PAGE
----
Over the past few decades, research on methods that support successful learning has increased significantly at the University of Washington. The University of Washington’s collaborative relationships with Boeing and Stanford, as well as bioengineering, engineering, and medical programs reflect the importance of researching the processes that enhance human learning.
How do human beings learn? What influence does society or culture have on the learning process?
These questions are at stake in the new College of Education minor in Education, Learning, and Society, jointly offered by the College of Education and the College of Arts & Sciences.
The Education, Learning, and Society minor provides a strong background in how human beings learn, and how society, environment, and culture shape that learning. University of Washington students with junior standing can declare the minor.
“We anticipate that the new minor will cultivate interest in education as a scholarly endeavor and a career pathway for our highly qualified University of Washington undergraduates,” stated Tom Stritikus, Associate Dean for Academic Programs in the College of Education. “Essentially, this enables undergraduates to seamlessly enter our teacher education program.”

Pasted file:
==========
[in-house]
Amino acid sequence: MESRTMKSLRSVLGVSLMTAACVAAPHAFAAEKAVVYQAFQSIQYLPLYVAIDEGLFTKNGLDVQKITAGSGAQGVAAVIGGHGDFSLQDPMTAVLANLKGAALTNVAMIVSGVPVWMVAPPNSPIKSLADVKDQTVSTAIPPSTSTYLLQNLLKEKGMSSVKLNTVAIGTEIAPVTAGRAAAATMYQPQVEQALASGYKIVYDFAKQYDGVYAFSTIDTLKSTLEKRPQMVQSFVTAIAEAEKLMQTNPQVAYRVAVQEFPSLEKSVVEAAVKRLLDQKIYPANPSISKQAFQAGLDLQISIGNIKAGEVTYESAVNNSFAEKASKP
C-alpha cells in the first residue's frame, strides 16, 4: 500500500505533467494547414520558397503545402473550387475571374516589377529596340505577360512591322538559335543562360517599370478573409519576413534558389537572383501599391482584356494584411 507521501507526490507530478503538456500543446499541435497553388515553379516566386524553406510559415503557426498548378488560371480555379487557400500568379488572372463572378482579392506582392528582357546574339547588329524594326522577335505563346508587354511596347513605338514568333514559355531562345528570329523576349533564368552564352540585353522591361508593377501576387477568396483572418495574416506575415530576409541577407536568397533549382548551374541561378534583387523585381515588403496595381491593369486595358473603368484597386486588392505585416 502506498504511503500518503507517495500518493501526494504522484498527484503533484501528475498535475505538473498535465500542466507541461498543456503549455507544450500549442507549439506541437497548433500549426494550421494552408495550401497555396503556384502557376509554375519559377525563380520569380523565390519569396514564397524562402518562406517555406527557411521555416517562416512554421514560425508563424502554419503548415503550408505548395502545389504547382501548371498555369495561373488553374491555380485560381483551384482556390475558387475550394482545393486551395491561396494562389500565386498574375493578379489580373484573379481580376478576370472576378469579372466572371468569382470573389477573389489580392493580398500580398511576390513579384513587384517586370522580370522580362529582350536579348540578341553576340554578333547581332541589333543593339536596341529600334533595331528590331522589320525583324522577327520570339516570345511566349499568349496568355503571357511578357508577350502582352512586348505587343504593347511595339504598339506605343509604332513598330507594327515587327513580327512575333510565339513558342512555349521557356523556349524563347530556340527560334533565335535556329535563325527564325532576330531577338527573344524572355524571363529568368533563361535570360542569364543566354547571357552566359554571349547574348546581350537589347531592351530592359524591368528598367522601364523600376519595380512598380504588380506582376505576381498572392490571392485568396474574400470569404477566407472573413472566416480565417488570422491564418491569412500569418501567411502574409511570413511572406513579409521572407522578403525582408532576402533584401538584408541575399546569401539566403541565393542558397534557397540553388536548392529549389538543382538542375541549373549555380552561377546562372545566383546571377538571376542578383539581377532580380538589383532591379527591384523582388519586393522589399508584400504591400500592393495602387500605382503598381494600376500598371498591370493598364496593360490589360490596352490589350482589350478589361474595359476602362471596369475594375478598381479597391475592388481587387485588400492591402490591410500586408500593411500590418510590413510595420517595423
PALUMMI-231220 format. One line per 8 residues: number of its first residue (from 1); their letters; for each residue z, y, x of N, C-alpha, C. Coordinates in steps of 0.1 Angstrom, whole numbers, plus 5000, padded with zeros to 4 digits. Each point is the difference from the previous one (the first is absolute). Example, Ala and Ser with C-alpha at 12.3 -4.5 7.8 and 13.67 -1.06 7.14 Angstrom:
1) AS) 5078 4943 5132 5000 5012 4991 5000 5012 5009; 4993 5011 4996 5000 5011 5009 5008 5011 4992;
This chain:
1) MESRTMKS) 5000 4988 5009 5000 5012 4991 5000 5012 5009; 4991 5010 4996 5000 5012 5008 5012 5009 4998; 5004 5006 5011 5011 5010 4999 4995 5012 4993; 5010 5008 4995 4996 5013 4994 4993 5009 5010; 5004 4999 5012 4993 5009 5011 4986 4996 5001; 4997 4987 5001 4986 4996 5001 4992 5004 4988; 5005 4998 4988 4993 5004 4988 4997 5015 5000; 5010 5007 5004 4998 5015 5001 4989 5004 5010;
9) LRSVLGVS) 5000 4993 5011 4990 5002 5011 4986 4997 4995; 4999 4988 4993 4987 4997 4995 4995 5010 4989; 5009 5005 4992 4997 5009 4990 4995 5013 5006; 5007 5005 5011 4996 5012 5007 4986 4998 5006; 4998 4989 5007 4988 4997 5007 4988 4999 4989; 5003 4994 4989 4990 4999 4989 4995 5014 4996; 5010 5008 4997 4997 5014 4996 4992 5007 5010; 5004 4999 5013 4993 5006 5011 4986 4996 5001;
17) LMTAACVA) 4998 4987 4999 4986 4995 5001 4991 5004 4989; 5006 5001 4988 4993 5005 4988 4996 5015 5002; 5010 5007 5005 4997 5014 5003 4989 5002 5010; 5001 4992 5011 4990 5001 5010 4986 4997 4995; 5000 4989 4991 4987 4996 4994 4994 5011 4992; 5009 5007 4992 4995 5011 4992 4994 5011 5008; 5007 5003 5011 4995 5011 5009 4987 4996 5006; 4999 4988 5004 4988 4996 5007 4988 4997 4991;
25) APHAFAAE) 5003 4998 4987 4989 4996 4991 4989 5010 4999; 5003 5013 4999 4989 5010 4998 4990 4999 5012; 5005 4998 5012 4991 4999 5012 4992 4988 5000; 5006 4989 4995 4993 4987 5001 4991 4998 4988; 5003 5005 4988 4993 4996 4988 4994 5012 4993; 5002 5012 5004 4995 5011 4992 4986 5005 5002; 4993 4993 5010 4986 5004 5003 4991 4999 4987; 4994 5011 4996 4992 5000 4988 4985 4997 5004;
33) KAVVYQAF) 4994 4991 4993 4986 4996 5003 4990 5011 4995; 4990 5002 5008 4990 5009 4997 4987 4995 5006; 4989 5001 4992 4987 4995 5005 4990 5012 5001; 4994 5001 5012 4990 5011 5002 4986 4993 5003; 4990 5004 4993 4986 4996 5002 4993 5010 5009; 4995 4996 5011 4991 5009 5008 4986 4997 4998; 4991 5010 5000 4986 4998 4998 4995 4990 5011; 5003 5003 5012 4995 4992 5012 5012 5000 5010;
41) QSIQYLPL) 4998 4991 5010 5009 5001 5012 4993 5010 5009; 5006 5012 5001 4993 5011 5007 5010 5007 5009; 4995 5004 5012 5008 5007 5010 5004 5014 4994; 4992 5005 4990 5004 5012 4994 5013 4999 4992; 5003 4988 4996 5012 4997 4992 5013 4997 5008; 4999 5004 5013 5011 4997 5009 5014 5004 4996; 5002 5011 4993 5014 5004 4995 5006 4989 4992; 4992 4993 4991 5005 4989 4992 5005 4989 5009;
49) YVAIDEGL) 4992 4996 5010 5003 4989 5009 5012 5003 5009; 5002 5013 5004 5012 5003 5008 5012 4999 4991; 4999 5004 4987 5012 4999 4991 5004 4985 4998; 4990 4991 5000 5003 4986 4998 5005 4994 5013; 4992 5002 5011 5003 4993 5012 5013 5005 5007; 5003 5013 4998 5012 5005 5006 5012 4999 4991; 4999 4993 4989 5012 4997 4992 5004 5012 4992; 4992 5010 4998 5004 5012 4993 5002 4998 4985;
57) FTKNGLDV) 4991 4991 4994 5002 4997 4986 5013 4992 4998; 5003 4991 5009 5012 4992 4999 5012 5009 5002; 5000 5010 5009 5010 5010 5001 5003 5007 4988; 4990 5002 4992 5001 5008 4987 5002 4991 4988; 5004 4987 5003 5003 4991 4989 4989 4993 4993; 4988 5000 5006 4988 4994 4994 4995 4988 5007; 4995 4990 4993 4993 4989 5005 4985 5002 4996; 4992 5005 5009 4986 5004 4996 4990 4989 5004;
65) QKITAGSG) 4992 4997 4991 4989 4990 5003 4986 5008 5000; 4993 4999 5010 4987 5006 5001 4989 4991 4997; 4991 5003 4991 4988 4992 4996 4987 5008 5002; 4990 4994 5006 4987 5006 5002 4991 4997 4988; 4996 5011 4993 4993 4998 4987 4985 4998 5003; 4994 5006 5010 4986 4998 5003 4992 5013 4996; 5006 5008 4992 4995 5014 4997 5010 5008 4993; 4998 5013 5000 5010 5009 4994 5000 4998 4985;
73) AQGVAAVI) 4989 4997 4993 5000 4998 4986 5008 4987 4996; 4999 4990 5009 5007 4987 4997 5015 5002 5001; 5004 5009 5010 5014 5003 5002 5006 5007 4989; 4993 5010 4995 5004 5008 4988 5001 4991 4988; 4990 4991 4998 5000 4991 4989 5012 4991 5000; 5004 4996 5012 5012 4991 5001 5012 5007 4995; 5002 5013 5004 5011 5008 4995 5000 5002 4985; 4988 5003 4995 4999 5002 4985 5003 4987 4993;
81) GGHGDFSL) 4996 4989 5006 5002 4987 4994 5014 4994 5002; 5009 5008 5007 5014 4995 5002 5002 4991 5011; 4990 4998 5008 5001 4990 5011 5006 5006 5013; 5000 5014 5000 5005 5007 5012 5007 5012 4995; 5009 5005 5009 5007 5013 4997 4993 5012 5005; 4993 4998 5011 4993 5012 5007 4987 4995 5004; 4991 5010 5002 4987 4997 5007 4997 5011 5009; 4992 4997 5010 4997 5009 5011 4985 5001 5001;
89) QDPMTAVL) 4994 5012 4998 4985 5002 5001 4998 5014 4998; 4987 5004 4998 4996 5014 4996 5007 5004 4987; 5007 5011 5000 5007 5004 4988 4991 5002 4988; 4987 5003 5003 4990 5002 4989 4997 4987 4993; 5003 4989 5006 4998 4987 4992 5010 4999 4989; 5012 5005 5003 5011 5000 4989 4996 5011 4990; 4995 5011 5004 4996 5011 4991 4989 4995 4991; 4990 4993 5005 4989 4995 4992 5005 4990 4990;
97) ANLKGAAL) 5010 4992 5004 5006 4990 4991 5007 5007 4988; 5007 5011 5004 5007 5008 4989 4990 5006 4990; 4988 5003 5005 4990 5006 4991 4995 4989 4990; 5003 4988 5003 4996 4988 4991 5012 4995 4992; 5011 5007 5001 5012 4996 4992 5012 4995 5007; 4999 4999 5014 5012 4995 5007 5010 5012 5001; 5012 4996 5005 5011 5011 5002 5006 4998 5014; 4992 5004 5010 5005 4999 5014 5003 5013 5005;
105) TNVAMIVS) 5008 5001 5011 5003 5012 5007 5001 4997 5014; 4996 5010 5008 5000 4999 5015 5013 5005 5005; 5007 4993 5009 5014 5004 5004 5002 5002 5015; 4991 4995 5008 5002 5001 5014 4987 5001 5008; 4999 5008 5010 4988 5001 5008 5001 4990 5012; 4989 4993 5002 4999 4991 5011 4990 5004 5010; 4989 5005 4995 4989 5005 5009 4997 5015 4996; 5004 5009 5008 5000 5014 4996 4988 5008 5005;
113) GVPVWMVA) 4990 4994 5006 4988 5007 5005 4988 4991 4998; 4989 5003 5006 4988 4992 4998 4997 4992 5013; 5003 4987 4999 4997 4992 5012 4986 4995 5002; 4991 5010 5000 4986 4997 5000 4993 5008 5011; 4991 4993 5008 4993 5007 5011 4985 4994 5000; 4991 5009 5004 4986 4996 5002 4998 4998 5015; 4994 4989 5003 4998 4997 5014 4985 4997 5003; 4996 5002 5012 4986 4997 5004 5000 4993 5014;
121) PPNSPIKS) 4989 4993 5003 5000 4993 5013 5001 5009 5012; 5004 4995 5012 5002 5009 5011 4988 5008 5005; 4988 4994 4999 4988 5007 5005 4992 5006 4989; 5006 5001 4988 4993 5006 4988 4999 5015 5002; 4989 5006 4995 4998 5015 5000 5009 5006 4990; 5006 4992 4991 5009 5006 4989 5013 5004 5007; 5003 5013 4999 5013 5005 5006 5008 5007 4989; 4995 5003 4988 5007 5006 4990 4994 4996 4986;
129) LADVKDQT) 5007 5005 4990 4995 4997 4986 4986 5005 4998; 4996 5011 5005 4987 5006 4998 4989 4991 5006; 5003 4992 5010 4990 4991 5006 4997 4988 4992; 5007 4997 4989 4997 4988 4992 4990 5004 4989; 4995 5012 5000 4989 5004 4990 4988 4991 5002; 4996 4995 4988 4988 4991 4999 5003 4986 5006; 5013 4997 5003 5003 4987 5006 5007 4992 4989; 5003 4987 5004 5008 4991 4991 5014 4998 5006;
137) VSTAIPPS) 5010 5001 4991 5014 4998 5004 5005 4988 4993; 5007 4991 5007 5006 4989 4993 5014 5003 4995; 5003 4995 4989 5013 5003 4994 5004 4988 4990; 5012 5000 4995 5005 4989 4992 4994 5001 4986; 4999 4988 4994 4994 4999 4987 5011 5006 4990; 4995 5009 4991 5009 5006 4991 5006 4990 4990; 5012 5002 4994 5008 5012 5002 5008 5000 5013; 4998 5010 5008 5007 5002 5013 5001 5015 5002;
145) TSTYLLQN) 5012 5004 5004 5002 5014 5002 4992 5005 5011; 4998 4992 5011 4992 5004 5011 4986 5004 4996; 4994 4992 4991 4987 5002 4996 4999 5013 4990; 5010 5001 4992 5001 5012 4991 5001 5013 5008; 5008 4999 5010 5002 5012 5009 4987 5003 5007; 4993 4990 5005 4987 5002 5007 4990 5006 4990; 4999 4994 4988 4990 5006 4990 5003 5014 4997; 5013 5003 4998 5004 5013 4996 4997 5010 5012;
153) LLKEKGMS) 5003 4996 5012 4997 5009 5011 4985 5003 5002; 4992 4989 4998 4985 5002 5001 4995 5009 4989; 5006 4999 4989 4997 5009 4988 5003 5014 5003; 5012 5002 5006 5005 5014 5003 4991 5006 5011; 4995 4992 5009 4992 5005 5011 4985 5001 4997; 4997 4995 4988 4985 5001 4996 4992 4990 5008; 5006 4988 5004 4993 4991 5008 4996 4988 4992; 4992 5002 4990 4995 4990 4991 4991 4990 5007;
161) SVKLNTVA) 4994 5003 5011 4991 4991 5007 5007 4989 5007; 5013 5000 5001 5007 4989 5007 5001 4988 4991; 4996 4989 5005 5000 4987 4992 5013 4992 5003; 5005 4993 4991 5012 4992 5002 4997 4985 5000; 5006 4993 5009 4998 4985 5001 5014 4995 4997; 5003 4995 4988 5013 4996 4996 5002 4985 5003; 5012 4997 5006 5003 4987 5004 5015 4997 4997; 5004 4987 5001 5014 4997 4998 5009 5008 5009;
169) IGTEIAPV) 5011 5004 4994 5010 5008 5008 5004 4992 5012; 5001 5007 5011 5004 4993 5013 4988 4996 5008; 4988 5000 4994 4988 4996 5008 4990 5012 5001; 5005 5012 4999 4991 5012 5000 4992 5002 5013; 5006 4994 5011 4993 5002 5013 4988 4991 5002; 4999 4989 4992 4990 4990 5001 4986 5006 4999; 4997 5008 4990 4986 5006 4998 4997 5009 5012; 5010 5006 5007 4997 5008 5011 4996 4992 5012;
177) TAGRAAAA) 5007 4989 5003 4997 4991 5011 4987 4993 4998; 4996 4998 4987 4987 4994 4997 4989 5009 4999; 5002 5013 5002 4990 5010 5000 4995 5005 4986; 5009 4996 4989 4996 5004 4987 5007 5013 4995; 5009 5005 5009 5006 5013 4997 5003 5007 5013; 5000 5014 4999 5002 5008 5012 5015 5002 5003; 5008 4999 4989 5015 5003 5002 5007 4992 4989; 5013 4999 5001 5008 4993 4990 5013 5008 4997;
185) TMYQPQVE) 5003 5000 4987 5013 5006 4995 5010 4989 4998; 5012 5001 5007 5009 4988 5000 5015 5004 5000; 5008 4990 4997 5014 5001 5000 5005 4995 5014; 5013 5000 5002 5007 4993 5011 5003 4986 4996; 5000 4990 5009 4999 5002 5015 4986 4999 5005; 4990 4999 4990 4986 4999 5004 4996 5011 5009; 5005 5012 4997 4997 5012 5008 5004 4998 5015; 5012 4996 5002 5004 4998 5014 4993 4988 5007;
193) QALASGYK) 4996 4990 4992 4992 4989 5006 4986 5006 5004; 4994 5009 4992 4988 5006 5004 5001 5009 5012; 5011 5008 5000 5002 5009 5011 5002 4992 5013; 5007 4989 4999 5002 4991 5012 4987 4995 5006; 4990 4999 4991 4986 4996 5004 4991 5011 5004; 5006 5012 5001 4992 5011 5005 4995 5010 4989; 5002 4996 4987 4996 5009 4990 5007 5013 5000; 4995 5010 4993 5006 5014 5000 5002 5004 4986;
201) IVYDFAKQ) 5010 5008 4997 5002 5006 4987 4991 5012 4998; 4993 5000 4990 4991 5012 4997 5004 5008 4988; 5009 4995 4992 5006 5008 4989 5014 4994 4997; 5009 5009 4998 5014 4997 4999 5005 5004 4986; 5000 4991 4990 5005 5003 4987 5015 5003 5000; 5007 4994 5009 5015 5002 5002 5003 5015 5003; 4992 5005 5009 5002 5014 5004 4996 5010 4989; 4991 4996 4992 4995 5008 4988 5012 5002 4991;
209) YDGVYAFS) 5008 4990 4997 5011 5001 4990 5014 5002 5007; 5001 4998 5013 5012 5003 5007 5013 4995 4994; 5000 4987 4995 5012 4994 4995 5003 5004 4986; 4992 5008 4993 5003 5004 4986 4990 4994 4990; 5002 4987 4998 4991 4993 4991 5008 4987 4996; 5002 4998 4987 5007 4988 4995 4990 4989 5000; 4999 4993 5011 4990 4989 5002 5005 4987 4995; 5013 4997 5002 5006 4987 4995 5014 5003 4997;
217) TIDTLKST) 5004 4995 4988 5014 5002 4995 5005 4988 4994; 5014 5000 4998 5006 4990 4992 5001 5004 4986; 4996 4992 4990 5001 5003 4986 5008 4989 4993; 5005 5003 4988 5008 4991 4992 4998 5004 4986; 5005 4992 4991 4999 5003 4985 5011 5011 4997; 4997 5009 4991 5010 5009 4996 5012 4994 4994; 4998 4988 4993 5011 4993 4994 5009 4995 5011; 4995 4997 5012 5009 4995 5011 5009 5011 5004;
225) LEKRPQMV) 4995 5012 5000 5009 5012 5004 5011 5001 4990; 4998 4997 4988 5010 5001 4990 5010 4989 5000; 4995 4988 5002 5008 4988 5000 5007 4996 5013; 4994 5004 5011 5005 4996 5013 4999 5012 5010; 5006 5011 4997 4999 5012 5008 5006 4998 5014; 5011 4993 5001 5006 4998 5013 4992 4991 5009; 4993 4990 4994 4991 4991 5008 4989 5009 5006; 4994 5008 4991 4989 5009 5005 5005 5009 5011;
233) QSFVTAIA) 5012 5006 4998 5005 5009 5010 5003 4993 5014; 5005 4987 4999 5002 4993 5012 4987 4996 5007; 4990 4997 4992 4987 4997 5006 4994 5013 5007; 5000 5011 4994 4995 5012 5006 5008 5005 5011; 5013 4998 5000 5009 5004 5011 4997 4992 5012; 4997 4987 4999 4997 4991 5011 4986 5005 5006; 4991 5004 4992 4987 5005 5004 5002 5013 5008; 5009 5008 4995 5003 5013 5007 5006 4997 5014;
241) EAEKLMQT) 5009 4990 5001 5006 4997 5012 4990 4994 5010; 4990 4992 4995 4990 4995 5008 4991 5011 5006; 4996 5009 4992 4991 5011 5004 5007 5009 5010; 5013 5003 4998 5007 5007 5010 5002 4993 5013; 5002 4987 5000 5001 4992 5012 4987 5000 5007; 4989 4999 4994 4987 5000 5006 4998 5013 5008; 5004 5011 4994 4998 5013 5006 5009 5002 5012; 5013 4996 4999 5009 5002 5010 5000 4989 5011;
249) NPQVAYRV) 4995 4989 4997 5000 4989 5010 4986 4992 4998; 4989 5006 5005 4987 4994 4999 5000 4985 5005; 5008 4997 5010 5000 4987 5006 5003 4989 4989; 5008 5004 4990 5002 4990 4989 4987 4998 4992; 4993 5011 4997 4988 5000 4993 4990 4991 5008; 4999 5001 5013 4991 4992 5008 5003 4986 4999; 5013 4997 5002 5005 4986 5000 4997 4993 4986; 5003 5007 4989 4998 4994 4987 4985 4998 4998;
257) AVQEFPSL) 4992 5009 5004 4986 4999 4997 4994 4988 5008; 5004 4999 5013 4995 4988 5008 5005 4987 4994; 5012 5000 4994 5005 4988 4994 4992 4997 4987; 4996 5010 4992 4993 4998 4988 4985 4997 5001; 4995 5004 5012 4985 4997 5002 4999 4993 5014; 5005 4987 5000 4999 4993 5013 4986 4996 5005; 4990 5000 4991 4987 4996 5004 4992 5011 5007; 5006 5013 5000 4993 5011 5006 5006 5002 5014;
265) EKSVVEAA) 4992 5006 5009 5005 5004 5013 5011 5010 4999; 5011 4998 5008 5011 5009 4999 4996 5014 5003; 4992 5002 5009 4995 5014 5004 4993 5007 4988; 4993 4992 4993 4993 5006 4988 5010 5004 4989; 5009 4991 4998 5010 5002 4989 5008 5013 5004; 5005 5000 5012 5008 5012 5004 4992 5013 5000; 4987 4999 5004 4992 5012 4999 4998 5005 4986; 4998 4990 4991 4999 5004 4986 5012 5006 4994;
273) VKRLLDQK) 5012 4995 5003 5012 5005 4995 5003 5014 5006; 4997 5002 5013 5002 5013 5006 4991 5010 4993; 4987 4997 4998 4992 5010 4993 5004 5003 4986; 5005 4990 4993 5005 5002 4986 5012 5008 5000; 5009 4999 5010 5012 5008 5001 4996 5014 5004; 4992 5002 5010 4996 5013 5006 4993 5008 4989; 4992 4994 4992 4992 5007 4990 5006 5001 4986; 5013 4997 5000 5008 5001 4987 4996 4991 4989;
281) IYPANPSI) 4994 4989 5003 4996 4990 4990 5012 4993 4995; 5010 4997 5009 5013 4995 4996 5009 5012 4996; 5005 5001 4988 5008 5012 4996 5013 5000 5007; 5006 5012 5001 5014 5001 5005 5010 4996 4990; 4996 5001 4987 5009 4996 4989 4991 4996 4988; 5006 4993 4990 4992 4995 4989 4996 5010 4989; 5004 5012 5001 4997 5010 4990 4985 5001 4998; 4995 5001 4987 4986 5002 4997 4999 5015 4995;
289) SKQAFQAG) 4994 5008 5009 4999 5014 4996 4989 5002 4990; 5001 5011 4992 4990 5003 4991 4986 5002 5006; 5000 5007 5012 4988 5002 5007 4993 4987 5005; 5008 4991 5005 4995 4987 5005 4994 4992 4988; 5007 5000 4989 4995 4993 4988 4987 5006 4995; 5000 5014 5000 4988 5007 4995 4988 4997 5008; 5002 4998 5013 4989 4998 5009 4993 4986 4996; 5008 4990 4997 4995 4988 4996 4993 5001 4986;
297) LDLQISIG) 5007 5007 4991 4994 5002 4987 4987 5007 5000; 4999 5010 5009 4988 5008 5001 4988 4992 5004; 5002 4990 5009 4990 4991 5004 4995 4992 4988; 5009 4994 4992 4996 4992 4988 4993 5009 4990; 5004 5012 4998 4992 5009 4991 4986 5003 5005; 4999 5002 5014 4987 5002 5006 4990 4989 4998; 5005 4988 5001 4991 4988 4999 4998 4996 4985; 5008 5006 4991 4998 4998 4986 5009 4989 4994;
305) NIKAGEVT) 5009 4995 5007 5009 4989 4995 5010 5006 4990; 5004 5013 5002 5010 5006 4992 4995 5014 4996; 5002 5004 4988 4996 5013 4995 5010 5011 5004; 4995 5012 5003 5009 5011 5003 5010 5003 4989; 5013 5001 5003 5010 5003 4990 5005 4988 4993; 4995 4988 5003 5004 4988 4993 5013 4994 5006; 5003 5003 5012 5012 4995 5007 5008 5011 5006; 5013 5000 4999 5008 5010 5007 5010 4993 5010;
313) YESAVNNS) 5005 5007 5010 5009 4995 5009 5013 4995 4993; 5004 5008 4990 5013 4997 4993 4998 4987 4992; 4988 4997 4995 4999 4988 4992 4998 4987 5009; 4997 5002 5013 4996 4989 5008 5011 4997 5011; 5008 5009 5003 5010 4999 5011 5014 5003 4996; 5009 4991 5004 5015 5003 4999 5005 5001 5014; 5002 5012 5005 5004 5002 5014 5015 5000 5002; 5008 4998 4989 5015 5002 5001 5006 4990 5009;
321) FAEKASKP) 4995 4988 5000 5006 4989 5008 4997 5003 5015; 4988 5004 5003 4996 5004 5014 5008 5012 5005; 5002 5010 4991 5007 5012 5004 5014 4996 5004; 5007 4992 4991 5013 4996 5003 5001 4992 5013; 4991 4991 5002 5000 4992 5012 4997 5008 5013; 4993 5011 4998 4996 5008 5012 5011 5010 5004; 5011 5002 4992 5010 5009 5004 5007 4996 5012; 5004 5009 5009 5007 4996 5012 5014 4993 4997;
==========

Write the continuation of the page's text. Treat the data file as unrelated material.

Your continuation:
Students in the Education, Learning, and Society minor select from a range of interdisciplinary courses, building a core of 31 credits for the minor. These classes must include a human development course and a course on current issues in education.
One available course is taught by John Bransford, the Shauna C. Larson Endowed Chair in Learning Sciences at the University of Washington in Seattle and Principal Investigator and Director of the LIFE Center. Bransford’s course integrates a field-based practicum based on research that he is currently doing in Bellevue public schools.
“It has been said, “There is nothing as practical as a good theory,”’ Bransford states. “We’ll “try on” some learning theories and see if that’s true. We will also explore how scientists study learning processes and create or test theories that can help people learn.”
In addition to stimulating coursework, students in the minor will participate in a field experience or internship, which provides hands-on experience to supplement their coursework. They also engage in a learning colloquium, in which students, educational researchers, and practitioners contribute to small learning communities.
For more information, send us an email».
College of Education, University of Washington
Box 353600 Seattle, WA 98195-3600